Information About Configuring NSSA for OSPFv3
RFC 1587 Compliance
RFC 3101 compliance is automatically enabled on the devices. Use the compatible rfc1587 command in router configuration mode to revert to route selection that is based on RFC 1587. When you configure the device to be compatible with RFC 1587, the device performs the following actions:
Reverts the route selection process to RFC 1587.
Configures Autonomous System Border Router (ASBR) to configure the P (propagate bit) and zero-forwarding address.
Disables always translating Area Border Router (ABR).
ABR as OSPFv3 NSSA LSA Translator
Use the Not-So-Stubby Area (NSSA) for Open Shortest Path First version 3 (OSPFv3) feature to simplify administration in a network that connects a central site that uses OSPFv3 to a remote site that uses a different routing protocol.
When the NSSA feature is not implemented, the connection between the border device at the corporate site and the remote device is not established as an OSPFv3 stub area due to following reasons:
Routes for the remote site are not redistributed into the stub area.
Two routing protocols must be maintained.
A protocol such as Routing Information Protocol (RIP) for IPv6 is run to handle the redistribution. By implementing NSSA, you can extend OSPFv3 to include the remote connection by defining the area between the border device at the corporate site and the remote device as an NSSA.
As with OSPFv3 stub areas, NSSA areas cannot be injected with distributed routes via a Type 5 Link State Advertisement (LSA). Route redistribution into an NSSA area is possible only with a Type 7 LSA. An NSSA Autonomous System Border Router (ASBR) generates the Type 7 LSA , and an NSSA Area Border Router (ABR) translates the Type 7 LSA into a Type 5 LSA. These LSAs can be flooded throughout the OSPFv3 routing domain. Route summarization and filtering are supported during the translation.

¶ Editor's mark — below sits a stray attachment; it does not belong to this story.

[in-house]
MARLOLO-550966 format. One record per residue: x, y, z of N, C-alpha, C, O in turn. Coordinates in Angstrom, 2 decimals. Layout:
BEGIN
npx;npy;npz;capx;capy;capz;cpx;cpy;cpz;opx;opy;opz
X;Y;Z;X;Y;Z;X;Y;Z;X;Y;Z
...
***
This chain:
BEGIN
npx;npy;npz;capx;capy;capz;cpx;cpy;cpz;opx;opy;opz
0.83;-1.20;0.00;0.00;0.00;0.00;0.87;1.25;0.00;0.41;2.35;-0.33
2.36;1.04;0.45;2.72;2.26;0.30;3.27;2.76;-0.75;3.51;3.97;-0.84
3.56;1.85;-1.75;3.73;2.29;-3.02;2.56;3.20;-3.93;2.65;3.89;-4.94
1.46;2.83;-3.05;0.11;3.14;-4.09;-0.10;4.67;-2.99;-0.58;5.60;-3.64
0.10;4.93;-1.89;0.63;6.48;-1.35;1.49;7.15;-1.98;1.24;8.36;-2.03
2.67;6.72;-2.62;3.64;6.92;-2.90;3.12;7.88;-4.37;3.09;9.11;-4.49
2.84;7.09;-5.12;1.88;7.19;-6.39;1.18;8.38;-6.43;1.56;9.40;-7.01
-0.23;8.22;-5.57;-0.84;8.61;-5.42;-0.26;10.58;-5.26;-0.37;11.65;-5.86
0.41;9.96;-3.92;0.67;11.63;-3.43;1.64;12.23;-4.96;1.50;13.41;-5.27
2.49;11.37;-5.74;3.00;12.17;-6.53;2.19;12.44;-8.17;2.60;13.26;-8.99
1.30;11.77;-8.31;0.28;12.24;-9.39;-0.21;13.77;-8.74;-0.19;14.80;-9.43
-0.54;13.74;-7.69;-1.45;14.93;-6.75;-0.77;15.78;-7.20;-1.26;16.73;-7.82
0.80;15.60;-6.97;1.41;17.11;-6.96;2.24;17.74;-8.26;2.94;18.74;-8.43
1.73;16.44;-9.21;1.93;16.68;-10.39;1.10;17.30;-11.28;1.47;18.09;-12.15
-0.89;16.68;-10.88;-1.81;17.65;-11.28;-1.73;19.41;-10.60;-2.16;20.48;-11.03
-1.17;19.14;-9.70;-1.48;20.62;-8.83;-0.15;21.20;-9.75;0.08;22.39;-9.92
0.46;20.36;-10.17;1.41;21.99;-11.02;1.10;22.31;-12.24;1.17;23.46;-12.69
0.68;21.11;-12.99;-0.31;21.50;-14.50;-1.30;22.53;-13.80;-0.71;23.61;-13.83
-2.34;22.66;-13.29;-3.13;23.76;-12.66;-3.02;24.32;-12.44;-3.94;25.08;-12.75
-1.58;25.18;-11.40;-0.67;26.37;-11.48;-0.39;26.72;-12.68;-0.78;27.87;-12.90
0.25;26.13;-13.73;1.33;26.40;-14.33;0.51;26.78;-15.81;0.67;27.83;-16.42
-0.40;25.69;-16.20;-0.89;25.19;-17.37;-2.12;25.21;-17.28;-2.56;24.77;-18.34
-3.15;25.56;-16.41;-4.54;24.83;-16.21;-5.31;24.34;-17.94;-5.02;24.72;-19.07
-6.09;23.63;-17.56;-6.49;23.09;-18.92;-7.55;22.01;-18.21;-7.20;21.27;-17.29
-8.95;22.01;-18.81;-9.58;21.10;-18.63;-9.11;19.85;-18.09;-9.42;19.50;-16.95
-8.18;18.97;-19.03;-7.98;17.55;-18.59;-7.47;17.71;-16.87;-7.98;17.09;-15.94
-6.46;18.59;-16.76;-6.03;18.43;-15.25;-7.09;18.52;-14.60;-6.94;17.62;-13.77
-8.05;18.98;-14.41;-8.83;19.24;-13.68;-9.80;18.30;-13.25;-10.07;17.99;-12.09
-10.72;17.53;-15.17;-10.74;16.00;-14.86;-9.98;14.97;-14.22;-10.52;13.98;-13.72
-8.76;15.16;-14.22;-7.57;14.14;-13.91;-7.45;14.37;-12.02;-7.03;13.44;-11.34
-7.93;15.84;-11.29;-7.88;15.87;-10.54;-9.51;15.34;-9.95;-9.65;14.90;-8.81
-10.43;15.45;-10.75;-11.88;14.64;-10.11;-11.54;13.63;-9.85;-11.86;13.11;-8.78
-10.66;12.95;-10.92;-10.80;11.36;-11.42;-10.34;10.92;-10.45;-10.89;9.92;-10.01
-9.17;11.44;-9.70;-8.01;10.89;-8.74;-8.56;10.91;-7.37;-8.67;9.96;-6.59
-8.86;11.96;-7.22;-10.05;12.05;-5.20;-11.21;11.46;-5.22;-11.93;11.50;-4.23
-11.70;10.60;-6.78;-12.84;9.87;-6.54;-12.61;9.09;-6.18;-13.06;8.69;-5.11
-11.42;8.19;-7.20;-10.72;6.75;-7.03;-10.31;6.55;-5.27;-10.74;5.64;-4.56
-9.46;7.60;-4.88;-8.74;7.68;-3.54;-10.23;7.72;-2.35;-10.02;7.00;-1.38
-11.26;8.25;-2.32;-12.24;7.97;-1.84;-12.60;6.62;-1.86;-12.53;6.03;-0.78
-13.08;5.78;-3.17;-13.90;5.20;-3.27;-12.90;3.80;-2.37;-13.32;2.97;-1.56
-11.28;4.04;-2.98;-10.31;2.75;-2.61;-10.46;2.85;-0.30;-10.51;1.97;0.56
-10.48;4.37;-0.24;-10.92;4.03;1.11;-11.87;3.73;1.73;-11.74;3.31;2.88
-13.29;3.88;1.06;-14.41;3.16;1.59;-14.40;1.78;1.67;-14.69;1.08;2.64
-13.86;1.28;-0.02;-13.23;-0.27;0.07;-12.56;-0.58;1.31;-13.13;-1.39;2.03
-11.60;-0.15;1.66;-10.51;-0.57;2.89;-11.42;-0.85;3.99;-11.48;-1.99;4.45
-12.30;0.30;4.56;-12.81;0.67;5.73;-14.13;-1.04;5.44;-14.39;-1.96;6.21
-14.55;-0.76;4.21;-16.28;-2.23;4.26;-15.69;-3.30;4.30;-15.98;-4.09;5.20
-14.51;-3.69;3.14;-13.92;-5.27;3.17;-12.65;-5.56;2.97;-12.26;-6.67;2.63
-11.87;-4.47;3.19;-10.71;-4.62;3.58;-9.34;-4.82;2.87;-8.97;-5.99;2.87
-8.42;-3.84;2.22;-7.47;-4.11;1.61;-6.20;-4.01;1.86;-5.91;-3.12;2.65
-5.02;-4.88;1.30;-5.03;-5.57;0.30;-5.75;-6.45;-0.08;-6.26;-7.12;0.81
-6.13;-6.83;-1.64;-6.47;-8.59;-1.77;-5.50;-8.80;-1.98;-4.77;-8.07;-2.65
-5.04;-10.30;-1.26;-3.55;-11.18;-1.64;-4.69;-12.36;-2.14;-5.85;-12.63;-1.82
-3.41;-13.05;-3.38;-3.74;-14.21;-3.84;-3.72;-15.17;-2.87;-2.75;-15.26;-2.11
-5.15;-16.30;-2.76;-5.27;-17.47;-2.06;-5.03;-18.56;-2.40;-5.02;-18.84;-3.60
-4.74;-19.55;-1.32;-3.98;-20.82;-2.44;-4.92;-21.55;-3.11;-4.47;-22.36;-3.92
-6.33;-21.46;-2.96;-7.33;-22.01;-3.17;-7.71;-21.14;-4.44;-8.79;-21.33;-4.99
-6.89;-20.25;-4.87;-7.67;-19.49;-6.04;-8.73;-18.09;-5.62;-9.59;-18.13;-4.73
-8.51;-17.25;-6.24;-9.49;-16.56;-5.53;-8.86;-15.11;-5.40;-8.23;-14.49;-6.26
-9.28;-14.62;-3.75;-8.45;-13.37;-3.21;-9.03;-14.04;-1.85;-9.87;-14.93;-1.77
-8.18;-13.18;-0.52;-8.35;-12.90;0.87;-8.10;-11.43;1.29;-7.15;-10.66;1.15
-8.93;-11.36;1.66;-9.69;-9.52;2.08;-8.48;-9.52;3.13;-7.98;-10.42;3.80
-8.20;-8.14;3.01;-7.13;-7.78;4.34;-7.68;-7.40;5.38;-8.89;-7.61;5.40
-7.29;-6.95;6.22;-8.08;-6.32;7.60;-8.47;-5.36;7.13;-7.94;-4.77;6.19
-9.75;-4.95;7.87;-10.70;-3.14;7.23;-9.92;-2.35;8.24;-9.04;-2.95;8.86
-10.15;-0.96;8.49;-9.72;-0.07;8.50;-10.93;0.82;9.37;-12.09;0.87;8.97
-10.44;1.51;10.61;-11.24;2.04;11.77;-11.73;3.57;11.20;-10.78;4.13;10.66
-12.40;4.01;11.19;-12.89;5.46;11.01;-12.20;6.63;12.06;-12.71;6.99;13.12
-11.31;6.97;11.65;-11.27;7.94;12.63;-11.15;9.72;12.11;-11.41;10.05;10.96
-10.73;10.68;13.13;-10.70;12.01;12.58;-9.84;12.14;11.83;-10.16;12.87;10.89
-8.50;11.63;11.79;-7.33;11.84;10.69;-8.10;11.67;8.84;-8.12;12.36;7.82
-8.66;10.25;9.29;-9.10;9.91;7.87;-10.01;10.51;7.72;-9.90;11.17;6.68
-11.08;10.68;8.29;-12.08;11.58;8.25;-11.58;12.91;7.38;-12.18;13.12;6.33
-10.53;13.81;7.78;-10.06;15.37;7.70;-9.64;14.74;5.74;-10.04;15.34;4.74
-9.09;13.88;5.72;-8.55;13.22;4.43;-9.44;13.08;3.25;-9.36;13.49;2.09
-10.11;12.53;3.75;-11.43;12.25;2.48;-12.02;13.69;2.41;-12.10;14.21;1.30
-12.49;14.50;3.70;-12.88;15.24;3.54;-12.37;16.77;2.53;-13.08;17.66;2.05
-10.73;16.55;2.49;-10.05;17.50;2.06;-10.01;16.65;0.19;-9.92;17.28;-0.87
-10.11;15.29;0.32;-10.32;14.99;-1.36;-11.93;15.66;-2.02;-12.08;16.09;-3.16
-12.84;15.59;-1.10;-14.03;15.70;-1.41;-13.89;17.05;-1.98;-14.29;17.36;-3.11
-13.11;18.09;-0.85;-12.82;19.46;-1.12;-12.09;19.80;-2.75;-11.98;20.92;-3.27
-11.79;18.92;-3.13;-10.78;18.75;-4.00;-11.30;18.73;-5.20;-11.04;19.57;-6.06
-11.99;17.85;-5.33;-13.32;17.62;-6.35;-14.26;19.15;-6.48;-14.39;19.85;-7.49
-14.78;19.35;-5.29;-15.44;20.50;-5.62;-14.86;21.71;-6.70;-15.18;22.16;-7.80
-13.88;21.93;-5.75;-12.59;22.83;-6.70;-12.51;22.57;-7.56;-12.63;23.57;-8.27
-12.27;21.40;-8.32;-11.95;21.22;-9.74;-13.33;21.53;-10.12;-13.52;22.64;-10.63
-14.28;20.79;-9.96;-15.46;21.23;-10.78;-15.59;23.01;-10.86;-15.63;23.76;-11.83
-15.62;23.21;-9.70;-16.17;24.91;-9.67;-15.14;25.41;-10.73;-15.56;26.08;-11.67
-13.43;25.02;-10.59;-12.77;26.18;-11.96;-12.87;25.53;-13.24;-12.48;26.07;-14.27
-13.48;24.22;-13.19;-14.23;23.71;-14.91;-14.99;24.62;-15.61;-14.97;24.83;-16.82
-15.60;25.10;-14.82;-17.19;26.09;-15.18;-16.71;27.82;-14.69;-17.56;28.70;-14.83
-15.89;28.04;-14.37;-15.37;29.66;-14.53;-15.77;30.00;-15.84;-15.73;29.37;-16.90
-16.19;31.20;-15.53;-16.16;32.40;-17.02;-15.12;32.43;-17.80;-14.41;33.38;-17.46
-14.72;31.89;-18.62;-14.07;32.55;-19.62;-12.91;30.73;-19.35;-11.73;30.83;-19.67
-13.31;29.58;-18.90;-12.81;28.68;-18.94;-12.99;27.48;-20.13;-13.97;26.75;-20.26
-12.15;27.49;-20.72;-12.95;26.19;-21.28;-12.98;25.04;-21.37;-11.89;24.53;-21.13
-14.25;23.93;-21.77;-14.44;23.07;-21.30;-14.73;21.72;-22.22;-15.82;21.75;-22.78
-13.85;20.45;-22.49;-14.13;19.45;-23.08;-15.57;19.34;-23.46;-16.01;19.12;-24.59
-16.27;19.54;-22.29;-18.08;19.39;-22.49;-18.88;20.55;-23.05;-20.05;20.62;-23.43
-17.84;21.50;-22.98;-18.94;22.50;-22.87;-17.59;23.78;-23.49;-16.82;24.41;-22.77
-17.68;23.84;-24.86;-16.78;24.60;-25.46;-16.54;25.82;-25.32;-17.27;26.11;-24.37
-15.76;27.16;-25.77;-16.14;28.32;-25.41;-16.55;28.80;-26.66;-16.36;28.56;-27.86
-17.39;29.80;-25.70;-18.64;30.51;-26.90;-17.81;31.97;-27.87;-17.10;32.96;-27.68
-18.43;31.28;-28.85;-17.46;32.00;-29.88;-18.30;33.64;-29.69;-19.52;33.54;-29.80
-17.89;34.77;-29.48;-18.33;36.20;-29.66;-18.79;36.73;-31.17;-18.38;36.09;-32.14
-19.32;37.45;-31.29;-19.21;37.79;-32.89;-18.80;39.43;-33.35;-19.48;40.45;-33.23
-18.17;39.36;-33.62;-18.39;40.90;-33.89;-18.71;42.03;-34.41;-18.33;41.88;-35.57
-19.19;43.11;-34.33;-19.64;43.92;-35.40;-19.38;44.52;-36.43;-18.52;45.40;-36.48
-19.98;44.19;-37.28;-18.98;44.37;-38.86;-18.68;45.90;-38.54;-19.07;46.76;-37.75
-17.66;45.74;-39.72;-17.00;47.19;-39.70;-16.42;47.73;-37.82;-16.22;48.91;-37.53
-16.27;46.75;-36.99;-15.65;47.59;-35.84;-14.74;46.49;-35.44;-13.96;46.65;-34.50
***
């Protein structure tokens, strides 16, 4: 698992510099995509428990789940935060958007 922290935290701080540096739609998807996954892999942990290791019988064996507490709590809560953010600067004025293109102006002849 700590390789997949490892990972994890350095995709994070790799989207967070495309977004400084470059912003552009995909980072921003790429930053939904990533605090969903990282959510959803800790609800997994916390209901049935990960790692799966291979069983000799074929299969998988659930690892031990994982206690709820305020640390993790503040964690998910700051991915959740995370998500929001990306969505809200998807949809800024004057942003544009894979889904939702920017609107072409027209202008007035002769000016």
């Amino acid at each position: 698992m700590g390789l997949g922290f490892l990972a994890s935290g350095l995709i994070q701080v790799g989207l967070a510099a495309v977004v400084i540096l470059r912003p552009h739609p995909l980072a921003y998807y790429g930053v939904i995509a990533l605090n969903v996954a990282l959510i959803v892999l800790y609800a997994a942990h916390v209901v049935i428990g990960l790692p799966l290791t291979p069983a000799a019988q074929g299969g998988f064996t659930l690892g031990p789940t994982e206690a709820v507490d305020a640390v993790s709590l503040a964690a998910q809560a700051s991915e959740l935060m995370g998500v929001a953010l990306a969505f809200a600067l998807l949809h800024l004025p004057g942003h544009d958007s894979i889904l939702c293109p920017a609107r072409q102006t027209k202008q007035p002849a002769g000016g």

Route summarization is the consolidation of advertised addresses. This feature enables an ABR to advertise a single summary route to other areas. If the network numbers in an area are assigned in a way such that they are contiguous, you can configure the ABR to advertise a summary route that covers all the individual networks within the area that fall into the specified range.
When routes from other protocols are redistributed into an OSPFv3 area, each route is advertised individually in an external LSA. However, you can configure the Cisco IOS software to advertise a single route with a specified network address and mask for all the redistributed routes that are covered by a specified network address and mask. Thus, the size of the OSPFv3 link-state database decreases.
RFC 3101 allows you to configure an NSSA ABR device as a forced NSSA LSA translator.
Even a forced translator might not translate all LSAs; translation depends on the content of each LSA.
The figure below shows a network diagram in which OSPFv3 Area 1 is defined as the stub area. The Enhanced Interior Gateway Routing Protocol (EIGRP) routes are not propagated into the OSPFv3 domain because routing redistribution is not allowed in the stub area. However, once OSPFv3 Area 1 is defined as an NSSA, an NSSA ASBR can include the EIGRP routes to the OSPFv3 NSSA by generating Type 7 LSAs.
The redistributed routes from the RIP device are not allowed into OSPFv3 Area 1 because NSSA is an extension to the stub area. The stub area characteristics still exist, including the exclusion of Type 5 LSAs.
The figure below shows the OSPFv3 stub network with NSSA Area 1. The redistributed routes that Device 4 is propagating from the two RIP networks are translated into Type 7 LSAs by NSSA ASBR Device 3. Device 2, which is configured to be the NSSA ABR, translates the Type 7 LSAs back to Type 5 so that they can be flooded through the rest of the OSPFv3 stub network within OSPFv3 Area 0.